LYON INSTITUTE FOR COGNITIVE SCIENCES

 
 
The Lyon Institute for Cognitive Science (LICS)
is hosting
The First International Symposium on Linguistics (LICSSOL1)

October 12-15, 1999 Lyon, FRANCE.

The Lyon Institute for Cognitive Science is pleased to announce its first international conference in linguistics to be held at the institute on the following topic:
 

Economy in Language Design, Computation and Use

 Notions of 'least effort' and 'economy' in a pretheoritical sense have always played a part in explanations concerning language use, evolution and design; they became an important formal construct with the rise of  Generative Grammar in the mid fifties and their role is now again at the center of  much contemporary research in phonology, syntax, semantics and pragmatics.

  This is particularly true of recent work prompted by what is known as the "Minimalist Program" of Generative Grammar. At the core of this research program are two distinct but related notions of ecomony; the first one investigates how parcimonious the Faculty of Language "FL" is in availing the speakers' Internal Language "IL" with devices providing access to other components of the mind/brain: should one countenance more than the structures and features that enter into the Logical Form (meaning) and the Phonetic Form (sound) of utterances? The second one attempts to find out how considerations of economy enter into the way linguistic expres-sions are generated; do computations that are more eco-nomical along well-defined dimensions --e.g. number of steps, "distance", "weight", "structural complexity" etc.-- block less economical ones? Can economy in this latter sense always be construed "locally" or should the theory of FL also allow for a more "global" notion.

 In a related, though clearly distinct sense, post Gricean pragmatics, in particular Sperber's and Wilson's theory of Relevance, devotes a great deal of attention to considerations of economy. It has by now been convincingly shown that the pragmatic interpretation of utterances is under-de-termined by the strictly linguistic information. If so, the question of how and on what (formal) basis speakers and hearers select contextual information is evidently crucial. Relevance theory suggests that the mecanisms that make that selection possible rest on a general economy principle that require that a balance be found between processing costs and interpretive gains.
 Notions of economy also play a role in various areas of formal semantics. Sample issues investigated in this perspective concern the role of economy in favoring certain quantifier scope interpretations, in resolv-ing anaphoric processes in their broadest sense --including focus determination, VP elipsis etc.-- or in limiting the availability of recourse to operations such as type shifting etc.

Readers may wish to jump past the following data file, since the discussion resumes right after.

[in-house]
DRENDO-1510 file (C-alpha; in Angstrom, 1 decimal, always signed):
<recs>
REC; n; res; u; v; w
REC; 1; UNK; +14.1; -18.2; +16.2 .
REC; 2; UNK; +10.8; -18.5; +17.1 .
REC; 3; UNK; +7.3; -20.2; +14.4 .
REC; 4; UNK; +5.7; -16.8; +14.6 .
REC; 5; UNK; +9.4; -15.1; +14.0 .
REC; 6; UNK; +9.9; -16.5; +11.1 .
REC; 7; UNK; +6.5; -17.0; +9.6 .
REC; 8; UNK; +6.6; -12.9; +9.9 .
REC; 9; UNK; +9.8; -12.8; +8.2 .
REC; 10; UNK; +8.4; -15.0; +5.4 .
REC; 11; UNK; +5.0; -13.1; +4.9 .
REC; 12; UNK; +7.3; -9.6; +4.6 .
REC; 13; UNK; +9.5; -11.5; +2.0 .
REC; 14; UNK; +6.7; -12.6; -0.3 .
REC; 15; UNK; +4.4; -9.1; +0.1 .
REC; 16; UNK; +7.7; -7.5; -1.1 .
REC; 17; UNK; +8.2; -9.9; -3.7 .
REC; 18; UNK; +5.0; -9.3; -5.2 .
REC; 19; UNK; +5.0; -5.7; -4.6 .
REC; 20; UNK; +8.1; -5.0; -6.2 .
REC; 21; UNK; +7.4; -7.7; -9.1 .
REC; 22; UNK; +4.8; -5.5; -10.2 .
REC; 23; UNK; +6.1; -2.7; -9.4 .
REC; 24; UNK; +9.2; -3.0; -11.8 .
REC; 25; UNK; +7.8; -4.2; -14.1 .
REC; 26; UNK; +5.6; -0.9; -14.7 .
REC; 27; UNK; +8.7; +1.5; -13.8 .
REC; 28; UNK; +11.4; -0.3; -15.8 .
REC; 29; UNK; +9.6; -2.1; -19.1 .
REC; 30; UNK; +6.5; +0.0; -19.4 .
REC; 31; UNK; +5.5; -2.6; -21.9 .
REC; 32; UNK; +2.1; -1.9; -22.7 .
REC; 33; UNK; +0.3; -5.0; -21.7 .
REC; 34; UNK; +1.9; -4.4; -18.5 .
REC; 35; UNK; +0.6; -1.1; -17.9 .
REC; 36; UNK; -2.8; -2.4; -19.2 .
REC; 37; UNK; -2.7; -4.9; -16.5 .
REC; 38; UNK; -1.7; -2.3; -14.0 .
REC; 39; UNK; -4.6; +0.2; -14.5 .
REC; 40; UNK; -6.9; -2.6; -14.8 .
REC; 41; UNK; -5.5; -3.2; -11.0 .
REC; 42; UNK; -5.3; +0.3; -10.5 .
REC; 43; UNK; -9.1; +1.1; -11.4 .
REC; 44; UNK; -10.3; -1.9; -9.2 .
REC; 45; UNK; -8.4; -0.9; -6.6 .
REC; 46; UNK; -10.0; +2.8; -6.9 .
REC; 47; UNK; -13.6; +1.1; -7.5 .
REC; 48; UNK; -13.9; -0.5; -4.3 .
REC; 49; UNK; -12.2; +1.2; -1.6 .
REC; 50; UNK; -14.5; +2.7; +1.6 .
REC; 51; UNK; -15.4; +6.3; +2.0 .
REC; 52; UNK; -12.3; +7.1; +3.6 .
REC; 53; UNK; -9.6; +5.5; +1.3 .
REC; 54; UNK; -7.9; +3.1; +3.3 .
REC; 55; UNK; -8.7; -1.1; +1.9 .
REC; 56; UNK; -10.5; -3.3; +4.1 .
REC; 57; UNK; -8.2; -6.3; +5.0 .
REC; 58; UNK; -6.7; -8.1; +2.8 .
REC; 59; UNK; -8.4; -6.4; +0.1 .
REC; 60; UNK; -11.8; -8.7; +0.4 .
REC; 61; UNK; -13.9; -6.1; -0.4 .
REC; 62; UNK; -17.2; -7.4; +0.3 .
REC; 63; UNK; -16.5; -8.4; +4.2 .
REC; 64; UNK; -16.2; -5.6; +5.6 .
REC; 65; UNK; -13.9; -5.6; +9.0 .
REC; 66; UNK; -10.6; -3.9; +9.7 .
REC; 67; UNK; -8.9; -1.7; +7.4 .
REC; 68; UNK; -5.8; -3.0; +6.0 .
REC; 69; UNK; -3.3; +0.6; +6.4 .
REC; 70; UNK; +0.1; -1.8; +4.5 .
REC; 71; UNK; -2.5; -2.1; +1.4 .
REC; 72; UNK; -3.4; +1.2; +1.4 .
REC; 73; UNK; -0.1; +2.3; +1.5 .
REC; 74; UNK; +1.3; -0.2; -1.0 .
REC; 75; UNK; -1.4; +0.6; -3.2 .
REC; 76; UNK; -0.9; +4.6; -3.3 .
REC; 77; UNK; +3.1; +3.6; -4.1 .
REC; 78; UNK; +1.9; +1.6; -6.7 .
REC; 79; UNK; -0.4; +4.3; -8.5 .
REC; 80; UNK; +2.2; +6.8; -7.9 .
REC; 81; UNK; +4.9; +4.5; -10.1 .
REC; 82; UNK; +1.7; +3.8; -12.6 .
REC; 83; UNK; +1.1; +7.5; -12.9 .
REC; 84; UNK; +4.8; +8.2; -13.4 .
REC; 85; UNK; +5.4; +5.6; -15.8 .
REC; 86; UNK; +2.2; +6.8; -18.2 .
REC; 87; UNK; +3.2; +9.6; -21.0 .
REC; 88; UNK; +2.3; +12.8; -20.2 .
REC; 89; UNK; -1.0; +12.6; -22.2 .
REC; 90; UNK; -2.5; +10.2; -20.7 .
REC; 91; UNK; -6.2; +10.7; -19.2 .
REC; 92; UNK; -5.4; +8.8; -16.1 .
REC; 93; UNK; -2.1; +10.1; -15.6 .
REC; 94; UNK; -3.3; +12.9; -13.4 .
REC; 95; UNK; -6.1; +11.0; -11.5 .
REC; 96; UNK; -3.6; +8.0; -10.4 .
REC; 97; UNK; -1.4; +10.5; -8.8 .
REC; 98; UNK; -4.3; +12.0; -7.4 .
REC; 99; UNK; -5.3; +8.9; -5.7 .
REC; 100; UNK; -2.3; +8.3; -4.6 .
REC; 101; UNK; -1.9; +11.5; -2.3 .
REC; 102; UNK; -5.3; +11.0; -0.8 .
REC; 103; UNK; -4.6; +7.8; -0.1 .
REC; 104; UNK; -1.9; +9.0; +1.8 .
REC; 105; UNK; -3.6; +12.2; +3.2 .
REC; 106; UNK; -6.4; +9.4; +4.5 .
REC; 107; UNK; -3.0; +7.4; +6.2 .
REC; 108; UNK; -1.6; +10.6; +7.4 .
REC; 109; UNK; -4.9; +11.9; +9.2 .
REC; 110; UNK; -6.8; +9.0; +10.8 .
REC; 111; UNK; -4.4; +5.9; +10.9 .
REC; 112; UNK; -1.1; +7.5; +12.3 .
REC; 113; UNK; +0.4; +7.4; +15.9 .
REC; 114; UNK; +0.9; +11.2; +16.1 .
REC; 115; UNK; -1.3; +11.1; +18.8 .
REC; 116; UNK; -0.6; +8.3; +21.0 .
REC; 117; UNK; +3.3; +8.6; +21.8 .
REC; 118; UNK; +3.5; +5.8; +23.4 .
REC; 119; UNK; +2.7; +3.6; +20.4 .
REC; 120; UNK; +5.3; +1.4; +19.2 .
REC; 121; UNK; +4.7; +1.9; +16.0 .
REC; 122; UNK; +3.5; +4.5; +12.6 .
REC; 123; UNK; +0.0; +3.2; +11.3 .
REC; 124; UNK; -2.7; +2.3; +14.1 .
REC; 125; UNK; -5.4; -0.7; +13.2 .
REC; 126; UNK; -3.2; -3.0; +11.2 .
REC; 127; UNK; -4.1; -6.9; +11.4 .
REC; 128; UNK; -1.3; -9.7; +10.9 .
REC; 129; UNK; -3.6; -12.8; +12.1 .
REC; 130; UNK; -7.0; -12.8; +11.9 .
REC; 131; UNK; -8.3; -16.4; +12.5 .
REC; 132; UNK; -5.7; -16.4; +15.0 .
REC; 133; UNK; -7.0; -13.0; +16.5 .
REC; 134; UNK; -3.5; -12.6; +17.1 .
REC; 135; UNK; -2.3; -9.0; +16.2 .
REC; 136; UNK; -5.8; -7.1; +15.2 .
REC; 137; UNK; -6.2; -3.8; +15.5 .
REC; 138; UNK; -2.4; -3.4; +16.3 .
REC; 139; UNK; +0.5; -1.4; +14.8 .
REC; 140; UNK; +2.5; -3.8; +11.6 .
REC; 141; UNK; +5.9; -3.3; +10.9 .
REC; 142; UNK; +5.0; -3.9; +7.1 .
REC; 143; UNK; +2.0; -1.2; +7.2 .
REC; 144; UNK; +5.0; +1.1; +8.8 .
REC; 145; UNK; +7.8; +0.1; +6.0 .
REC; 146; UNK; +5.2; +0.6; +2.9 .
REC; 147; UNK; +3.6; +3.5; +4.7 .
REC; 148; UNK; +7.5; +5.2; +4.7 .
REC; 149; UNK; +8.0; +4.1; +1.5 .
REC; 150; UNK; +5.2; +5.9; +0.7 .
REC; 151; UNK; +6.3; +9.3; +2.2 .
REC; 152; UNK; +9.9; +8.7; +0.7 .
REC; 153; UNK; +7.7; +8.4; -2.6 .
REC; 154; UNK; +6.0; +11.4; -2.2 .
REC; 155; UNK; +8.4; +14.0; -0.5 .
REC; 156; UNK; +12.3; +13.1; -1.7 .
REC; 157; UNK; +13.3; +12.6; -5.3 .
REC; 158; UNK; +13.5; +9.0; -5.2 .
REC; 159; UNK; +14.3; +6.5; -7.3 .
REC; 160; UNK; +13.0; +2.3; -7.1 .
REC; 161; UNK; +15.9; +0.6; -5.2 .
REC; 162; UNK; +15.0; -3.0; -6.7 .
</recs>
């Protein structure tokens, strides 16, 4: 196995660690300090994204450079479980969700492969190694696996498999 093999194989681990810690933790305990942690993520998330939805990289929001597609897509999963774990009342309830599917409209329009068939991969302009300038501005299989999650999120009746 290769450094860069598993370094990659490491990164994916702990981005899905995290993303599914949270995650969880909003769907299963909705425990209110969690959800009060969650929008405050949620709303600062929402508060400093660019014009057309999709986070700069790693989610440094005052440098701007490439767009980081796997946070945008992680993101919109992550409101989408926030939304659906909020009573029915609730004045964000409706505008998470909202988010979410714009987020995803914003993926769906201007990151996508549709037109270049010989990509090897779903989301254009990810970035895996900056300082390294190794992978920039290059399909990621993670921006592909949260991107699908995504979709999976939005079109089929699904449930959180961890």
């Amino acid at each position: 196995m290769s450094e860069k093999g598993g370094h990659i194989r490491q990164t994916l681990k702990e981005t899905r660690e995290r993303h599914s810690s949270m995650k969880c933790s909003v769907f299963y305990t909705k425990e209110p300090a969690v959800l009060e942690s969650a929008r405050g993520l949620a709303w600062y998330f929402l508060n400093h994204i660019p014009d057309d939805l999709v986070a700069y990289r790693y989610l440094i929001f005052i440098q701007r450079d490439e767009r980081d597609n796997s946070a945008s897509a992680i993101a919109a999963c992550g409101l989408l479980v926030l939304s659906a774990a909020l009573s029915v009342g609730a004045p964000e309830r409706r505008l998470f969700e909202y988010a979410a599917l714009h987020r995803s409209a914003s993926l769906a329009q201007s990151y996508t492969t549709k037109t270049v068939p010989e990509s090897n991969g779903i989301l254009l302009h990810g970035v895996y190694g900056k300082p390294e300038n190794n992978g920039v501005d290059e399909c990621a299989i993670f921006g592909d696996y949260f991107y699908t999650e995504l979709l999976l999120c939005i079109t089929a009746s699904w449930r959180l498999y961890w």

As for Phonology and Morphology, one need hardly stress that much contemporary debate centers on the best way to encode considerations of simplicity economy and optimality into a suitable formalism.
 It is the organisers' hope that this symposium will help refine the various notions of economy sketched above and promote fruitful interdisciplinary research on this topic by providing a suitable format for comparison, confrontation and debate. The conference will have 4 sessions; each session will have six one hour presentations (45 minutes talks + 15 minutes discussions); each session will have a number of guest lecturers whose work has played a major part in shaping and/or reintroducing issues of economy in contemporary linguistic research.

Invited speakers:

Nicholas Asher, Gennaro Chierchia, Tanya Reinhart (semantics)
Diane Blakemore, Jacques Moeschler, Deirdre Wilson (pragmatics)
Chris Collins, Luigi Rizzi, Edwin Williams (syntax)
Morris Halle, Alec Marantz, Jean-Roger Vergnaud (phonology/morphology)

 Economy Conference
 c/o Viviane Déprez, Jean-Yves Pollock & Anne Reboul
 Institut des Sciences Cognitives, CNRS UPR 9075
 67 Boulevard Pinel 69675 Bron cedex, France

email berger@isc.cnrs.fr
 



Institut des Sciences Cognitives  UPR CNRS 9075 67, boulevard Pinel 69675 BRON cedex
33 (0)4 37 91 12 12   33 (0)4 37 91 12 10  web@isc.cnrs.fr

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